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Essex, England) according to the manufacturers specifications. Chloride concentration was determined utilizing a Labconco digital chlo ridometer (Labconco, Kansas City, MO, USA) according to the manufacturers acce pted protocols and osmolality was analyzed using a Wescor 5520 vapor pressure osmometer (W escor Inc., Logan, UT, USA). Statistical Analysis All data were analyzed with a randomized block ANOVA to elucidate any positional effects resulting from tank subdivisions followe d by a Tukeys HSD means separation test using SAS version 8.02 (SAS Institute Inc., USA). All percentage data was arcsine square root transformed prior to analysis All numerical data are represented as the mean SD. A p value 0.05 was considered statistically significant for all analyses. Results For all analyses, a randomized block ANOVA was used to elucidate any positional effects resulting from subdividing aquari a. No significant block effect was recorded for any of the quantified parameters in any of the subsequent analyses with the exception of osmolality when comparing the precontrol and control groups. This effect was marginally significant ( p = 0.0425) and not observed in any other analyses, thus ea ch subdivision was consid ered an independent experimental unit. Analyses of hematocrit, sodium, potassium, and chloride among the precontrol and control experimental groups showed no significant di fferences. The precontrol osmolality and MWC were significantly different ( p 0.0117, p 0.0008) when compared to all other control groups. Additionally, a significant difference ( p = 0.0425) in body weight change (BWC) between the precontrol and 96 h control was also noted. Plasma sodium (Figure 5 1), chloride (Figur e 5 2), and osmolality (Figure 5 3) values were all significantly ( p < 0.0001) elevated for all seawater acclimated fish when compared with 53

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their corresponding freshwater controls. BWC values (Figure 5 4) revealed variable weight loss across all control and saline acclimated groups ; however, NSW acclimated BWC values were significantly higher ( p < 0.0001) when compared with values obtained from control fish. MWC (Figure 5 5) percentages co rroborated the BWC data, show ing significantly less water (p < 0.0001) in the muscle samples of NSW acclimated fish compared with their freshwater counterparts. The hypertonic NS W exposure significantly ( p 0.0007) elevated plasma potassium (Figure 5 6) concentrations in all but the 48 h acclimation treatment ( p 0.1000). Conversely, hematocrit percentages (Figure 5 7) were variable and only the 96 h acclimation treatment differed significantly ( p = 0.0337) from the 96 h control. Table 5 1 summarizes all hematological values calculated from this experiment. MWC, BWC, and hematological parameters were compared among NSW acclimation rates of 24, 48, 72, and 96 h. Plasma potassium c oncentration, 11.5 0.9 mmol/L (Table 5 1), was highest following 24 h NSW acclima tion and was significantly different (p < 0.0001) from all other acclimation times (Figure 5 6). Mean osmolality ( p = 0.0106, p = 0.0414) and chloride ( p = 0.0446, p = 0.0038) values from the 24 and 72 h accl imation periods were significantly elevated when compared with values from those acclimated to NSW over 96 h (Figures 5 2 and 5 3). MWC percentages exhibited a similar trend, with the 96 h acclimation muscle samples containing a significantly ( p = 0.0081, p = 0.0083) larger proportion (1.9%) of water than both the 24 and 72 h treatments (Figure 5 5). Pl asma sodium concentrations from 72 and 96 h acclimation treatments were appreciably lower ( p 0.0438) than those recorded in 24 and 48 h acclimation periods. Analysis of hematocrit and BWC demonstrated no significant differences among any of the NSW acclimation periods. 54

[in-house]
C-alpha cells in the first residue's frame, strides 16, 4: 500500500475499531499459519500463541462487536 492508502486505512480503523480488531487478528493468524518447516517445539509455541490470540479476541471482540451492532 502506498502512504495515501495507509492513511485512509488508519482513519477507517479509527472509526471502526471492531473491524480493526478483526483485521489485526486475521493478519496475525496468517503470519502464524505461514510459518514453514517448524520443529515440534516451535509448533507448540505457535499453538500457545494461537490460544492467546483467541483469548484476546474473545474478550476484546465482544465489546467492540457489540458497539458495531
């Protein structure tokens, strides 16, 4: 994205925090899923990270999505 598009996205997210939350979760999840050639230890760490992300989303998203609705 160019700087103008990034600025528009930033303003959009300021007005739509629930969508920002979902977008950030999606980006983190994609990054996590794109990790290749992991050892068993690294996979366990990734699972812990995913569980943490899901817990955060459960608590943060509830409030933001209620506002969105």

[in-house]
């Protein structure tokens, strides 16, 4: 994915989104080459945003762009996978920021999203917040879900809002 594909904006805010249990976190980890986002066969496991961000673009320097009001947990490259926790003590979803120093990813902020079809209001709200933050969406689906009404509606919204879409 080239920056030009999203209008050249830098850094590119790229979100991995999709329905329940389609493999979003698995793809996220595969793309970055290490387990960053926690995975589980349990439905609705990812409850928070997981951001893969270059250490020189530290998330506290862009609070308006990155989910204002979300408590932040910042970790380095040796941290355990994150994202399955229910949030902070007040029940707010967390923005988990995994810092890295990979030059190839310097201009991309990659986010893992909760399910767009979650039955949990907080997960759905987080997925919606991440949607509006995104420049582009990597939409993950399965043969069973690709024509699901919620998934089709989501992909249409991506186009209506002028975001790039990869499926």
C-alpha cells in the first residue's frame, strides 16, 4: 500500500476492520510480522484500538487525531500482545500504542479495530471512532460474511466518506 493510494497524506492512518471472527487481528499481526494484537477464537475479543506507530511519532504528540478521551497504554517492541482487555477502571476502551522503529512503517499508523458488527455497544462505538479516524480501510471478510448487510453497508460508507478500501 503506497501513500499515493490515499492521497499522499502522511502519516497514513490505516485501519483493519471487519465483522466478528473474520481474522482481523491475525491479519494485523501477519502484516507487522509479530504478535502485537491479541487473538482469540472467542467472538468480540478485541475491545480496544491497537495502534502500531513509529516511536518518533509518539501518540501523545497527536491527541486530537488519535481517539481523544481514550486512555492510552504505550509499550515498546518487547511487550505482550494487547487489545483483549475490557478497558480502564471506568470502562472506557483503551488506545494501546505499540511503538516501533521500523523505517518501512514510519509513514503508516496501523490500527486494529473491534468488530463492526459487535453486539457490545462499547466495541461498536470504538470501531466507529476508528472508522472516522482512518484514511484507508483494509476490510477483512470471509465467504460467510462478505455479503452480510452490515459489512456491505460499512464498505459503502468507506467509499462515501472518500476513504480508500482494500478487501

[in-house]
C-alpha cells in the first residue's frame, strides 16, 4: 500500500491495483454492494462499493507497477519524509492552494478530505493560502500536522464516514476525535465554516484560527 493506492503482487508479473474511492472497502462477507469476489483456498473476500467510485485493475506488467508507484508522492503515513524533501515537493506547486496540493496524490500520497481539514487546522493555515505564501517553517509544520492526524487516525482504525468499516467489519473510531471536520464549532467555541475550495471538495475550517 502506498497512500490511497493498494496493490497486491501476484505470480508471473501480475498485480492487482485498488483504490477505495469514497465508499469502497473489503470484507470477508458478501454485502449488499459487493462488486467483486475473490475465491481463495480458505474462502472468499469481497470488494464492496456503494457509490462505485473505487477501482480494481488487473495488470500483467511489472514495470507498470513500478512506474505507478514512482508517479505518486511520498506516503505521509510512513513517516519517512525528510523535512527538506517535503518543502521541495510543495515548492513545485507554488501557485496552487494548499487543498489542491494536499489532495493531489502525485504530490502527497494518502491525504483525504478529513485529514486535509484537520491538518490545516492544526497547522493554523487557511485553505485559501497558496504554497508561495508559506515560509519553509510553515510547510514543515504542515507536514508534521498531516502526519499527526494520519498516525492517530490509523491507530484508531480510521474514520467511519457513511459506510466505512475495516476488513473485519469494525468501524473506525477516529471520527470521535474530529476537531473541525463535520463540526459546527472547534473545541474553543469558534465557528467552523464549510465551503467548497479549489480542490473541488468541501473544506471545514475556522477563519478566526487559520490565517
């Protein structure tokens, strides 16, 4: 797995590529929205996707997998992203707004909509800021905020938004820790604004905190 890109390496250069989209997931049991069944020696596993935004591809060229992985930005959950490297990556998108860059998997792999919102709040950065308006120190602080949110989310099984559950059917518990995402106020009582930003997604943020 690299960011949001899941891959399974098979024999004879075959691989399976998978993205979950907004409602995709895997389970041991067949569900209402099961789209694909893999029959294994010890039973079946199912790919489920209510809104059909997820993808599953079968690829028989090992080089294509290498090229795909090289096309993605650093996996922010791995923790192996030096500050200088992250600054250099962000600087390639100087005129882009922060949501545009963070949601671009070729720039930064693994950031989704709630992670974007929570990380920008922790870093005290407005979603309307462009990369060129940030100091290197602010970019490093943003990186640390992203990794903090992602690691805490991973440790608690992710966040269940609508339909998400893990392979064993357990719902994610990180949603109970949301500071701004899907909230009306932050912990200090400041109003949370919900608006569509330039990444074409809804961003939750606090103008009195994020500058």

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With the exception of total hardness, no biologically significant differences among treatments were detected in any of the measured water quality parameters throughout the course of the experiment. During the 96 h freshwater acclimation period th e following ranges and means were recorded, respectively: DO, 7.23 7.98, 7.63 0.29 mg/L; pH, 8.03 8.41, 8.29 0.11; TAN, 0.00 0.02, 0.01 0.01 mg/L; nitrite, 0.0011 0.0036, 0.0025 0.0010 mg/L; alkalinity, 180 mg/L CaCO3; hardness, 188.10 205.20, 199.50 8.83 mg/L CaCO3. During the 96 h experimental period the following ranges an d means were recorded, respectively: DO, 7.56 8.35, 7.86 0.19 mg/L; pH, 8.12 8.46, 8.31 0.07; TAN, 0.00 0.07, 0.03 0.02 mg/L; nitrite, 0.0014 0.0200, 0.0040 0.0022 mg/L; al kalinity, 160.00 180.00, 170.00 10.1 mg/L CaCO3. Due to experimental addition of seawater, total hardness varied between control and treatment groups. Hardness ranges and final me ans by salinity were: 0 g/L, 205.20 mg/L CaCO3; 32 g/L, 205.20 5840.00, 5717.50 116.02 mg/L CaCO3. Discussion Classic salinity acclimation experiments using F. heteroclitus (Jacob and Taylor, 1983; Marshall et al. 1999; Mancera and McCormick, 2 000) have focused on physiological effects resulting from abrupt transfer to NSW with an alyses usually occurri ng over a predetermined time course. Inability of F. seminolis to survive acute transfer to full strength NSW precludes replication of these studies. If effects of full strength NSW are to be elucidated, investigations into salinity acclimation of F. seminolis are thus restricted to physiological evaluations of abrupt salinity transfer into a maximum tolerated salinity or analysis of a gradual acclimation. Four gradual acclimation periods were investigated be cause full strength NSW is the terminal salinity of interest for marine baitfish. F. seminolis was able to tolerate NSW acclimation times of 24, 48, 72, and 96 h with varying physiological results. Hematocrit values in the 72 and 96 h acclimation groups were 55